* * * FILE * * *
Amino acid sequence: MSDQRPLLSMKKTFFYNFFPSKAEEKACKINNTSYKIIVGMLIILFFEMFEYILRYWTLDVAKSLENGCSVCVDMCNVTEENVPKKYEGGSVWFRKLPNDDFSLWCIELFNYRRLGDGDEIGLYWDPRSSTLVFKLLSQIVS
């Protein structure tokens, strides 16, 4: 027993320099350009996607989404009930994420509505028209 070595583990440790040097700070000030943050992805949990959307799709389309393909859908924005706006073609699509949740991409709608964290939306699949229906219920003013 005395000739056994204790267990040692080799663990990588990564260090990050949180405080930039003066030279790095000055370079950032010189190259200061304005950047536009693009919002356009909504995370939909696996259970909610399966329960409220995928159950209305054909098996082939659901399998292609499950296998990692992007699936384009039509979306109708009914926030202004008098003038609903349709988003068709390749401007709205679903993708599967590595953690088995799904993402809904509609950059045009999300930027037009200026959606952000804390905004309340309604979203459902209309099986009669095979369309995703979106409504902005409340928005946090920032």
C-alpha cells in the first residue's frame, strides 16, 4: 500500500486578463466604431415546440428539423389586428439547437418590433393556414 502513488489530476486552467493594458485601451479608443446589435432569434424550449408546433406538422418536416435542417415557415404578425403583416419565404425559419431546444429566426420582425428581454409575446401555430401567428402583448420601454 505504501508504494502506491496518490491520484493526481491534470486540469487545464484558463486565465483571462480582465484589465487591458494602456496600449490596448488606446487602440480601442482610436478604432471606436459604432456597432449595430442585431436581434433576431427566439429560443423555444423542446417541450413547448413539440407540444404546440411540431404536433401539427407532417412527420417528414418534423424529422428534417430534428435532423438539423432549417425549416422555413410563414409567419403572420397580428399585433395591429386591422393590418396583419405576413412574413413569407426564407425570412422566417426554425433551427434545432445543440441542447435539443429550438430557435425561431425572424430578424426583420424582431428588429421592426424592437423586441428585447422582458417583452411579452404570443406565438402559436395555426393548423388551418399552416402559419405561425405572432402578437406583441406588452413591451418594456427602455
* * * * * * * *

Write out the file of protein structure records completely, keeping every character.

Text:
Amino acid sequence: MSDQRPLLSMKKTFFYNFFPSKAEEKACKINNTSYKIIVGMLIILFFEMFEYILRYWTLDVAKSLENGCSVCVDMCNVTEENVPKKYEGGSVWFRKLPNDDFSLWCIELFNYRRLGDGDEIGLYWDPRSSTLVFKLLSQIVS
């Protein structure tokens, strides 16, 4: 027993320099350009996607989404009930994420509505028209 070595583990440790040097700070000030943050992805949990959307799709389309393909859908924005706006073609699509949740991409709608964290939306699949229906219920003013 005395000739056994204790267990040692080799663990990588990564260090990050949180405080930039003066030279790095000055370079950032010189190259200061304005950047536009693009919002356009909504995370939909696996259970909610399966329960409220995928159950209305054909098996082939659901399998292609499950296998990692992007699936384009039509979306109708009914926030202004008098003038609903349709988003068709390749401007709205679903993708599967590595953690088995799904993402809904509609950059045009999300930027037009200026959606952000804390905004309340309604979203459902209309099986009669095979369309995703979106409504902005409340928005946090920032």
C-alpha cells in the first residue's frame, strides 16, 4: 500500500486578463466604431415546440428539423389586428439547437418590433393556414 502513488489530476486552467493594458485601451479608443446589435432569434424550449408546433406538422418536416435542417415557415404578425403583416419565404425559419431546444429566426420582425428581454409575446401555430401567428402583448420601454 505504501508504494502506491496518490491520484493526481491534470486540469487545464484558463486565465483571462480582465484589465487591458494602456496600449490596448488606446487602440480601442482610436478604432471606436459604432456597432449595430442585431436581434433576431427566439429560443423555444423542446417541450413547448413539440407540444404546440411540431404536433401539427407532417412527420417528414418534423424529422428534417430534428435532423438539423432549417425549416422555413410563414409567419403572420397580428399585433395591429386591422393590418396583419405576413412574413413569407426564407425570412422566417426554425433551427434545432445543440441542447435539443429550438430557435425561431425572424430578424426583420424582431428588429421592426424592437423586441428585447422582458417583452411579452404570443406565438402559436395555426393548423388551418399552416402559419405561425405572432402578437406583441406588452413591451418594456427602455